MIDWIFERY: Law Unenforceable, Regulators Say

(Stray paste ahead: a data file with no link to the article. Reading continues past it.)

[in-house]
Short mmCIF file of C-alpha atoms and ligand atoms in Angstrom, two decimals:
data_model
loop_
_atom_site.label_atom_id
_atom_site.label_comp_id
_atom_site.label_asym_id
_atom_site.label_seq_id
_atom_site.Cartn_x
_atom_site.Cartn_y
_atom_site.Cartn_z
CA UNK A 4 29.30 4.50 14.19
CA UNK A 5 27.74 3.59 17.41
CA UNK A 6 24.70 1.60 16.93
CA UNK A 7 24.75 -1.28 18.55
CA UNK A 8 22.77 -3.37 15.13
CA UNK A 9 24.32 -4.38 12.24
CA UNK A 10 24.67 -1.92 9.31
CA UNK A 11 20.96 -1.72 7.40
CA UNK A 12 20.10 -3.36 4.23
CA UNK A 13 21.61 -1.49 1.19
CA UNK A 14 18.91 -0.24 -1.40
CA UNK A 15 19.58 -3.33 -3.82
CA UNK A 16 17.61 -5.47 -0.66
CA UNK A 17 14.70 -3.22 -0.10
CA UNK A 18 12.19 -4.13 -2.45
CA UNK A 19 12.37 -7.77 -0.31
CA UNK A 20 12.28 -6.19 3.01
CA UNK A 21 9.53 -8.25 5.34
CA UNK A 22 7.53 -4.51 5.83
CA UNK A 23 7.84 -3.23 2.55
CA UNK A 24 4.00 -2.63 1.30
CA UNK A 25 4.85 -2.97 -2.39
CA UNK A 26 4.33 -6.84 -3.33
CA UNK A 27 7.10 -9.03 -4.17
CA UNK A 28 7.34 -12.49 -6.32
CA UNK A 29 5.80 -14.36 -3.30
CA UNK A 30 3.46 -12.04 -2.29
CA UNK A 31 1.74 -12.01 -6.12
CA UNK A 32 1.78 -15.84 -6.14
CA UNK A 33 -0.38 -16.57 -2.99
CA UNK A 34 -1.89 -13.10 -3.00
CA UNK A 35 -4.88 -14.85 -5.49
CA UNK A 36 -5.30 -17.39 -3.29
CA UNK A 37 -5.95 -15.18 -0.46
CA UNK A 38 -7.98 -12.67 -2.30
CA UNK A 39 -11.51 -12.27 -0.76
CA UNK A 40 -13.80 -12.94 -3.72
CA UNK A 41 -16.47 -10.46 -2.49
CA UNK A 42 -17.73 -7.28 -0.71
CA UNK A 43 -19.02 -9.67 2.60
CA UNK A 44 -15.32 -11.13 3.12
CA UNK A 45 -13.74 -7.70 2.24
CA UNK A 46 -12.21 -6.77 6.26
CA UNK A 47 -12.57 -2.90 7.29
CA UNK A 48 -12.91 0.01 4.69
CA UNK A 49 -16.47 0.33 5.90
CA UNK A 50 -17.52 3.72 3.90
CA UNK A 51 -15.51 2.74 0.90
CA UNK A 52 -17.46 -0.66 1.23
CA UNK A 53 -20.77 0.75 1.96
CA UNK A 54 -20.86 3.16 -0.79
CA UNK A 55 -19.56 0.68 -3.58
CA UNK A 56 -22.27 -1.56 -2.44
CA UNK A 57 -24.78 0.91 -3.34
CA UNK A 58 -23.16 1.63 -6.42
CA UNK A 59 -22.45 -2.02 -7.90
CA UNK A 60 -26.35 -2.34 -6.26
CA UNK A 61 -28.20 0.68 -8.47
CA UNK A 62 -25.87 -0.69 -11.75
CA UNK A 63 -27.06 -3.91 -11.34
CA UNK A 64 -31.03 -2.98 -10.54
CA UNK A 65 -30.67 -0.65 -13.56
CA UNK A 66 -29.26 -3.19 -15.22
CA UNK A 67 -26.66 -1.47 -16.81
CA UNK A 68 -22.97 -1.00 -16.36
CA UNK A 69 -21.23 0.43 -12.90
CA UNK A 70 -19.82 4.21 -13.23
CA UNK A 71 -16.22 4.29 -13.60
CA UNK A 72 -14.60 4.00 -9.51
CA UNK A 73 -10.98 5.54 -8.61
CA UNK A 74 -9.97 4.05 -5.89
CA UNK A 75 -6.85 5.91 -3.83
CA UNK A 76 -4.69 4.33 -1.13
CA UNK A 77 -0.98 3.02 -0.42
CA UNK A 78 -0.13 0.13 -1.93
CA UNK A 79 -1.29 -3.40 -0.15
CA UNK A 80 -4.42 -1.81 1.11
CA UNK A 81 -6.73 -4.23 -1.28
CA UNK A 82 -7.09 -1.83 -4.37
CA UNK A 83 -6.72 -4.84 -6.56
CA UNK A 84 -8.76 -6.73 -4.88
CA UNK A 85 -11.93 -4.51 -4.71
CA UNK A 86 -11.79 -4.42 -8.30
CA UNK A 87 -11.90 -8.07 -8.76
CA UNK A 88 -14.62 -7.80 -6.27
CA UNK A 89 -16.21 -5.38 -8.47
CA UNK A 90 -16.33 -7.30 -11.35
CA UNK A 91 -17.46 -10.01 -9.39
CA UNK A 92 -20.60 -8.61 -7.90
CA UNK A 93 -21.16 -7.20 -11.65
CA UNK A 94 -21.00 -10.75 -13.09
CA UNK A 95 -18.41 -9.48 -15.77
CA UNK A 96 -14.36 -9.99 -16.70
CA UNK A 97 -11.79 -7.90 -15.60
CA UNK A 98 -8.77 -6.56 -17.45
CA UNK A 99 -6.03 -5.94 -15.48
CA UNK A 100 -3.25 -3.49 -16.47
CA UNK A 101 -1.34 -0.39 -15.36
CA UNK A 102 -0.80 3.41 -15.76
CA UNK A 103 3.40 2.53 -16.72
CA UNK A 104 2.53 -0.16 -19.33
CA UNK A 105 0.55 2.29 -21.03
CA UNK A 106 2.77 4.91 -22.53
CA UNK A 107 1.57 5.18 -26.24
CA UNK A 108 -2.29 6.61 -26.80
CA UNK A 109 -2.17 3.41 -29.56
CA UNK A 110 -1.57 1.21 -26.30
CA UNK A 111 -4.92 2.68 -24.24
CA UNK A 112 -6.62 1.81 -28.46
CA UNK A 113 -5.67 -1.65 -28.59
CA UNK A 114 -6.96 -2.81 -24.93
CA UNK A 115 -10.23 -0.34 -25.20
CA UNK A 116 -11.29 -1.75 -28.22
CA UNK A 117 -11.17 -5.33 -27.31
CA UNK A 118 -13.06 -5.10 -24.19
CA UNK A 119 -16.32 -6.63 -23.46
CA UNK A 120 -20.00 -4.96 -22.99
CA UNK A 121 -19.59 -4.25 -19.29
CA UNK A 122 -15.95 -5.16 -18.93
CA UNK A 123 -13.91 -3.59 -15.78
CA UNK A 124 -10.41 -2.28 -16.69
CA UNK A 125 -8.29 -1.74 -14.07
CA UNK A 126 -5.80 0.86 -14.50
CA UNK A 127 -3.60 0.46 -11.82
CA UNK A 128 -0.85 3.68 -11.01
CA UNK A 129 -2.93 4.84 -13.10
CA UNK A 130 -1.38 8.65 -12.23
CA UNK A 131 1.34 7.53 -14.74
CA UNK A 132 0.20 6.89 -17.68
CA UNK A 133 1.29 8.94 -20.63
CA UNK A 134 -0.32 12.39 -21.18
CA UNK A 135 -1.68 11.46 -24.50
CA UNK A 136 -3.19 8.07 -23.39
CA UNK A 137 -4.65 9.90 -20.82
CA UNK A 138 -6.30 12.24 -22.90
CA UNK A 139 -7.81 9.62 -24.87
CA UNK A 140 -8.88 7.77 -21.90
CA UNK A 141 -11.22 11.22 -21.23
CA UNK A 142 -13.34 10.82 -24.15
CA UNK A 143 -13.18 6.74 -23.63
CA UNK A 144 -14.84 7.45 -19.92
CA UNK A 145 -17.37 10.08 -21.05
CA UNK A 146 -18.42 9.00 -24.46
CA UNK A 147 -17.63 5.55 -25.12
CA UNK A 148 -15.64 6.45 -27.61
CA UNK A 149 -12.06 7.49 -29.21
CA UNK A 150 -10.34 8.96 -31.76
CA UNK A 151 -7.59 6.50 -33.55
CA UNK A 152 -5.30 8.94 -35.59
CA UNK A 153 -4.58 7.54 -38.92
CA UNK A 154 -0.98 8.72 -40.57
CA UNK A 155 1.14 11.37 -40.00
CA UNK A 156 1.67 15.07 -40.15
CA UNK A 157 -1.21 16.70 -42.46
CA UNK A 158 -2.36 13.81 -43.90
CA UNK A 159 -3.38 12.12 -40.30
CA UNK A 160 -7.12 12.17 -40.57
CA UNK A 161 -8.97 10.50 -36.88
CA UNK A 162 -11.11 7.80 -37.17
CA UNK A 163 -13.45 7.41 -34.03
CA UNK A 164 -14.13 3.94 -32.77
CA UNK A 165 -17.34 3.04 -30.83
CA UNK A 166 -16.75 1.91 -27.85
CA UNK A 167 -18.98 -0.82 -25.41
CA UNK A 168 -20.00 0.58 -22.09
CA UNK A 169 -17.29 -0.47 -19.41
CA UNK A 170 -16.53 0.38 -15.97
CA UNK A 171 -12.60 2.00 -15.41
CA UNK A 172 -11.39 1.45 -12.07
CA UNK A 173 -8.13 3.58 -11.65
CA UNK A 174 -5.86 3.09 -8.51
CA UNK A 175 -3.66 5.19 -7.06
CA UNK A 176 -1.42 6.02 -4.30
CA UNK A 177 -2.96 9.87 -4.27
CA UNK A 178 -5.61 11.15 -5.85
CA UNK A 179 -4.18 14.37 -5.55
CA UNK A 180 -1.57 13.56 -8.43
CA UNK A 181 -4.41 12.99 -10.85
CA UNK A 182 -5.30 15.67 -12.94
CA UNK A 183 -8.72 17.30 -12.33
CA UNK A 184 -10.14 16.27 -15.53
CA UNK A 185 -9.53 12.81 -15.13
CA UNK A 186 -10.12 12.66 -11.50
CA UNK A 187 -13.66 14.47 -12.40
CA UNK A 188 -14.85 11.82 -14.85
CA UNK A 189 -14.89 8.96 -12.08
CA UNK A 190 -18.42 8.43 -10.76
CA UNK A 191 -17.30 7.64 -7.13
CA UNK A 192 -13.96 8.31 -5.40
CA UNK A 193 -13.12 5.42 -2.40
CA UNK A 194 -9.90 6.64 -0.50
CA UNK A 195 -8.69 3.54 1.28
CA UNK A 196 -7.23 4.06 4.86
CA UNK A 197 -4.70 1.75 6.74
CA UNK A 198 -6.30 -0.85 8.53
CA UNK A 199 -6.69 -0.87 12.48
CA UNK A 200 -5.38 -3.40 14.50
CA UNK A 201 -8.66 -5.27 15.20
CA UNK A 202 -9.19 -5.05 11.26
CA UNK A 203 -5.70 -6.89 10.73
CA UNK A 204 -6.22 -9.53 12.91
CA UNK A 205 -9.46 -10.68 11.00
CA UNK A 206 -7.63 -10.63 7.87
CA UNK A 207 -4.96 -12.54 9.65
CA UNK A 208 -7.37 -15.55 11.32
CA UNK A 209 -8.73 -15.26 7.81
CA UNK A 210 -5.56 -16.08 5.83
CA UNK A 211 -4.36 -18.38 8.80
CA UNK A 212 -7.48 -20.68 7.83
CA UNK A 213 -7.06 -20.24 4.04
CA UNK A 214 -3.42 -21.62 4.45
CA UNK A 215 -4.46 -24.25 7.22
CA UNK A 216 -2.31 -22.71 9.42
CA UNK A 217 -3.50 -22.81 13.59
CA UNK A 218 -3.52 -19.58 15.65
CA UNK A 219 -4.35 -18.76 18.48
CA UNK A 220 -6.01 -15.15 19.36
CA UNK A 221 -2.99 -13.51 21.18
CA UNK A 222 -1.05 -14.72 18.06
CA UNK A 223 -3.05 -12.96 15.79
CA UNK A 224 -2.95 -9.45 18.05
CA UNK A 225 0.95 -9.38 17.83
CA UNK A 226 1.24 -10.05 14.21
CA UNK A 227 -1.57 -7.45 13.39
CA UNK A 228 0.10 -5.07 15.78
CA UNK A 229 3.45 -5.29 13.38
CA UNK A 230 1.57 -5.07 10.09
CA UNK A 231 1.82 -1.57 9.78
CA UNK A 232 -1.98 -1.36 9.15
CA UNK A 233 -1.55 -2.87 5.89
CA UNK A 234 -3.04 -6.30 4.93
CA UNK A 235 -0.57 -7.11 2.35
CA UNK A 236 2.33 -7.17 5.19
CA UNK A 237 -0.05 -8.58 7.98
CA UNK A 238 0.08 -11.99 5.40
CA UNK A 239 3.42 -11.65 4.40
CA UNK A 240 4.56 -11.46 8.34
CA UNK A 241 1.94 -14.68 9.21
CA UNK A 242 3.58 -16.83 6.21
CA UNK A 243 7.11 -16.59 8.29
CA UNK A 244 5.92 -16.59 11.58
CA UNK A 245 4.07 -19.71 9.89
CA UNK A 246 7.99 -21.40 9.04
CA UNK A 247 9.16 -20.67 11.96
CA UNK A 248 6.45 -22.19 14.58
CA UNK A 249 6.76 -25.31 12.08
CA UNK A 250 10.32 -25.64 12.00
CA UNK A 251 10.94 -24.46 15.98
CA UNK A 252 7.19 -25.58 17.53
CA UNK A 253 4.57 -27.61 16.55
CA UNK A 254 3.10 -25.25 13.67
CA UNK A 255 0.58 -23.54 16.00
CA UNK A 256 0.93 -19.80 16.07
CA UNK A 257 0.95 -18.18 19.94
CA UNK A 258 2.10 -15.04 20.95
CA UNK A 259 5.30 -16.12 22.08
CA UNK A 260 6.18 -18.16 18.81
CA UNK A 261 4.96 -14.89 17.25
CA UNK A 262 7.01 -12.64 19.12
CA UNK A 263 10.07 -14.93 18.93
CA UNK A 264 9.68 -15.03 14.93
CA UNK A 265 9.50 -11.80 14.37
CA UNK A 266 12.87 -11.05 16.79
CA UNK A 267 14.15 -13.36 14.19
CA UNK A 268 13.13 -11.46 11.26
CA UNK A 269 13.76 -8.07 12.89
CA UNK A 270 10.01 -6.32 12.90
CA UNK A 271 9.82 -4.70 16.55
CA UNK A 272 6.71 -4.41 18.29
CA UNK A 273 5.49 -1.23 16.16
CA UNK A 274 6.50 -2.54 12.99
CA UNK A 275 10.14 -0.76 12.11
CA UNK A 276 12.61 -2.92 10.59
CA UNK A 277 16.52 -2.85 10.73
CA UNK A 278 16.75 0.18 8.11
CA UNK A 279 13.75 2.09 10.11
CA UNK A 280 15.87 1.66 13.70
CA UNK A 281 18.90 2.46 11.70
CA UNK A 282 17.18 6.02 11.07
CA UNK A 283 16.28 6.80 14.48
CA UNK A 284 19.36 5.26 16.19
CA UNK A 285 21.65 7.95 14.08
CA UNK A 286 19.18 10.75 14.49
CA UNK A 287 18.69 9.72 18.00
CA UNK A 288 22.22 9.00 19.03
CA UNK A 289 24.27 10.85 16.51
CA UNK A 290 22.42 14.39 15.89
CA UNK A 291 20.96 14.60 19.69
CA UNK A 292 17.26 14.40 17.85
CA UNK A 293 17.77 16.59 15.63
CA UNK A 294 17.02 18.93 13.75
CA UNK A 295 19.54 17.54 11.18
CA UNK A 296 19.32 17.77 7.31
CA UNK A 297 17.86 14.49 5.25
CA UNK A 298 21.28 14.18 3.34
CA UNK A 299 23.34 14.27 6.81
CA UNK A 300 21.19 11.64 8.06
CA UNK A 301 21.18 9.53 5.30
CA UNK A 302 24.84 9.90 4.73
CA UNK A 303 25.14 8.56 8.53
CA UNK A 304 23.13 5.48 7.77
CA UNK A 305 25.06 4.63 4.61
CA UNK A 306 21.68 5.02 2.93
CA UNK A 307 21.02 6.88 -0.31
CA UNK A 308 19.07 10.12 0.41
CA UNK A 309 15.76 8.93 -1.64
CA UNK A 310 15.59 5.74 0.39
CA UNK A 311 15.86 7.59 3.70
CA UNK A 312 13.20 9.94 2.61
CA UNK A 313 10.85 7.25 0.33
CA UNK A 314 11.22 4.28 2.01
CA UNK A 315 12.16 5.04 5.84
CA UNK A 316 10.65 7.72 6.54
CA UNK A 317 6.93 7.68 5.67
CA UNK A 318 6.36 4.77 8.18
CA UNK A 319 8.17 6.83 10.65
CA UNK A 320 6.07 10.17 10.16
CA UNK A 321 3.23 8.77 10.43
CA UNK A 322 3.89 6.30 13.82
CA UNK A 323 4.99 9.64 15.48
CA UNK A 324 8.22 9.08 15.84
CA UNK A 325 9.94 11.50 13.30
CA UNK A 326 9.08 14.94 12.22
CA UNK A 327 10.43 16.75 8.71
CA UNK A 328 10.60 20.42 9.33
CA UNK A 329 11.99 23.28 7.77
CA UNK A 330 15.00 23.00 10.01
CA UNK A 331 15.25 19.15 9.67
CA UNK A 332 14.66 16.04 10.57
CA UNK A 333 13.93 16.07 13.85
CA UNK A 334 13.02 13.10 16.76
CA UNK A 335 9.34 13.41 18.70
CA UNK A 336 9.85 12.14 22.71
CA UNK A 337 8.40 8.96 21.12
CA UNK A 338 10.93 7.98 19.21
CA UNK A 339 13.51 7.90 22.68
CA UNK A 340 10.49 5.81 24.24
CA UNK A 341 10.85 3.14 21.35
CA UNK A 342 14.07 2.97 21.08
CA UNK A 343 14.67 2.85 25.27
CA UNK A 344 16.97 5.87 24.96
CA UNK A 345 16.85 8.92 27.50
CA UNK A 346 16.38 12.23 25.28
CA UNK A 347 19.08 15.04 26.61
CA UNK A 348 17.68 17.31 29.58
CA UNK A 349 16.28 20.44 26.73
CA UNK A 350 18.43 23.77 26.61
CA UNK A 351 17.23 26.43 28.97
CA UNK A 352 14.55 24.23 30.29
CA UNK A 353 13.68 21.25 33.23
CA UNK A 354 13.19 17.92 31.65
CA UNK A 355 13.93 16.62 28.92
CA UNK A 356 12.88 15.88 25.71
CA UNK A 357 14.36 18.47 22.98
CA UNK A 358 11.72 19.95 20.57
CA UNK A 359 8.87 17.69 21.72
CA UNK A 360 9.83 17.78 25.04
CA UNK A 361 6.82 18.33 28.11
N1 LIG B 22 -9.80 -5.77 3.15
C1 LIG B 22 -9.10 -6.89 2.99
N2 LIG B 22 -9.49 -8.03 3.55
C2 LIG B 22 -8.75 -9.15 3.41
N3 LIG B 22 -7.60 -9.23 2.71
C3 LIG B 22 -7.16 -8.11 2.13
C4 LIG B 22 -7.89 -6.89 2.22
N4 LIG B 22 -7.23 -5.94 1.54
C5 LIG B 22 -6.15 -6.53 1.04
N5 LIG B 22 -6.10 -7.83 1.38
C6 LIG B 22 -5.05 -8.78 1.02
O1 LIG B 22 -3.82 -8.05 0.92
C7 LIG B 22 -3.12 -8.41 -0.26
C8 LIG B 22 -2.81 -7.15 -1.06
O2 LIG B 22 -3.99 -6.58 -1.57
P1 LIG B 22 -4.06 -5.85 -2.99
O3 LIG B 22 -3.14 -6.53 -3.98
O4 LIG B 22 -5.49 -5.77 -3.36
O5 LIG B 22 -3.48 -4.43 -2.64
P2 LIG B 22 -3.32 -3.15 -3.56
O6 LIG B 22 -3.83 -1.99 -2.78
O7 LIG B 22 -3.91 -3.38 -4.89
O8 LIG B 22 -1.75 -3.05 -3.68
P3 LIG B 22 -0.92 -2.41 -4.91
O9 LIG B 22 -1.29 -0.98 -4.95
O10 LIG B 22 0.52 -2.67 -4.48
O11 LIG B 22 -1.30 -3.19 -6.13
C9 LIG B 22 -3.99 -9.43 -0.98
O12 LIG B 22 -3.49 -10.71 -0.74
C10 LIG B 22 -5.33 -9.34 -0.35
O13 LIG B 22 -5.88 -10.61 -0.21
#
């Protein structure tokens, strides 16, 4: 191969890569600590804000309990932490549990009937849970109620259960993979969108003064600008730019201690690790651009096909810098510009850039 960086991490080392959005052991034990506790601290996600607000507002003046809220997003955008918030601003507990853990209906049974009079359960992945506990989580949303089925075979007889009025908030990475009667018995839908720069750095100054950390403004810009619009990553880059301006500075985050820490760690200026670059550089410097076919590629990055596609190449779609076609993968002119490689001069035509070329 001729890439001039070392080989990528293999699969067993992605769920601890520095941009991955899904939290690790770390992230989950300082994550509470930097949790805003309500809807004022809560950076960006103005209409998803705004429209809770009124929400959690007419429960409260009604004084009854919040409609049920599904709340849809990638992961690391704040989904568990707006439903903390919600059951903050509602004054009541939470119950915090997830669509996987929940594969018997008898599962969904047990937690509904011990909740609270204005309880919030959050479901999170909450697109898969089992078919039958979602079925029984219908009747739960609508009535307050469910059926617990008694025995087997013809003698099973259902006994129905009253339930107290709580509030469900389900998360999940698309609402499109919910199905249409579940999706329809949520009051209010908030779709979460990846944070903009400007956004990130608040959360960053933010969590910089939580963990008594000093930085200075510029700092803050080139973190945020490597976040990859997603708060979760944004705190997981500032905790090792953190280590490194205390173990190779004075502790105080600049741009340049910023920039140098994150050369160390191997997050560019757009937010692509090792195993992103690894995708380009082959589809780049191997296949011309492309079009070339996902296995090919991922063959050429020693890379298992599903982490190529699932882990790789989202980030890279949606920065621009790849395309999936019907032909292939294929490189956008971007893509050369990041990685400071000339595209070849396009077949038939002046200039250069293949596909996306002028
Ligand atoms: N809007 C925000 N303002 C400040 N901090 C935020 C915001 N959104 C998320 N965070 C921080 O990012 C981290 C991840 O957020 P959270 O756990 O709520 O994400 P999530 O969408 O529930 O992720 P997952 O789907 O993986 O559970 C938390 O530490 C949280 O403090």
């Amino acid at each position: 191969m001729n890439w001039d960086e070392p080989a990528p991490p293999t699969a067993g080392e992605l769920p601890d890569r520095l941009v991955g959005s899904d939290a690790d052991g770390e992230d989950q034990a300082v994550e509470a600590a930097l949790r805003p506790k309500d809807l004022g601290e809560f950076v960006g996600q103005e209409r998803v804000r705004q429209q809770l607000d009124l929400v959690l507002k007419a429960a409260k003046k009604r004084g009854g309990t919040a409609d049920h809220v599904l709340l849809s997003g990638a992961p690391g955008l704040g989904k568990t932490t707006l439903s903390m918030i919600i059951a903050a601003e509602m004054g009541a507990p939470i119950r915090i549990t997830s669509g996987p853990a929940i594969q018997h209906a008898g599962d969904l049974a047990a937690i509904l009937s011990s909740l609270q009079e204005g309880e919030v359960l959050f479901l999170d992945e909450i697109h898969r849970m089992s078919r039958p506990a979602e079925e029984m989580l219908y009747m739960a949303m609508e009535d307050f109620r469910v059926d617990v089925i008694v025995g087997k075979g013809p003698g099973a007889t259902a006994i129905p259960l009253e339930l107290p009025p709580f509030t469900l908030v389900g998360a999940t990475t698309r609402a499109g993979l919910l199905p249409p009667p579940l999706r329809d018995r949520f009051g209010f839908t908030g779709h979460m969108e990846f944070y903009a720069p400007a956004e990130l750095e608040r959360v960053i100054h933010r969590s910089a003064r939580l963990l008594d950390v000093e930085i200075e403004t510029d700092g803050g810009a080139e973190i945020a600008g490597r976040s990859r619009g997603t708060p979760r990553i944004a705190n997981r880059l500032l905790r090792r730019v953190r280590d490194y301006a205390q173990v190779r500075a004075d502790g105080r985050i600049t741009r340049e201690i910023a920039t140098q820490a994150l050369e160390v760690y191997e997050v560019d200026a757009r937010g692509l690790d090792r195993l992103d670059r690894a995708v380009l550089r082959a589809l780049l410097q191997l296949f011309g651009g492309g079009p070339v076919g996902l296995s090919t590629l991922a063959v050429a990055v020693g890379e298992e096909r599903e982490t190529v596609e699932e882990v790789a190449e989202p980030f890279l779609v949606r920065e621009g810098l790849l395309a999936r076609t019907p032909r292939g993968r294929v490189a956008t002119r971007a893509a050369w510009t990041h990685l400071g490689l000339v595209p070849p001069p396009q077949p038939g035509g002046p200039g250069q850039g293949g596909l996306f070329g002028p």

California's law regulating home births may be falling short, according to midwives, doctors and policymakers, the AP/Orange County Register reports. Although the state's midwifery law is intended to protect women and their infants by requiring physicians to supervise home deliveries, regulators assert that it is unenforceable and leaves many midwives unsupervised, even those who "beg for even an informal relationship with a doctor they can consult." Deputy Attorney General Mara Faust said, "Right now, anything goes. We have a law that's just not enforceable -- it's just not working." Both sides in the debate say the law "works fine" for hospital-based certified nurse midwives who work under a doctor's supervision, but lay midwives and hospital-trained certified nurse midwives who want to perform home deliveries contend that few doctors will provide the supervision required by the law. Even doctors who support home deliveries say they fear that consultation with midwives, "no matter how remote, will open them to legal liability should something go wrong." Dr. Steven Polansky, a board member of the California Association of Obstetricians and Gynecologists, argues that certified nurse midwives should practice only in hospitals and that lay midwives "should not be allowed to practice at all." Like many physicians, Polansky maintains hospital births are safer than those performed at home. State Sen. Liz Figueroa (D) is hoping to change California's law, which is "more strict than any other state that regulates planned home births." Figueroa is considering new language to require physicians' "collaboration" rather than "supervision" and to mandate that midwives have malpractice insurance to help protect physicians who assist them. Meanwhile, a regulatory ruling allows midwives to "operate on their own despite the law, so long as they make good-faith efforts to line up a doctor." Faith Gibson, director of the California College of Midwives, said, "Midwives want to be licensed; we want to be part of regular life. We don't want to be thought of as on the fringe" (Thompson, AP/Orange County Register, 4/23).This is part of the California Healthline Daily Edition, a summary of health policy coverage from major news organizations. Sign up for an email subscription.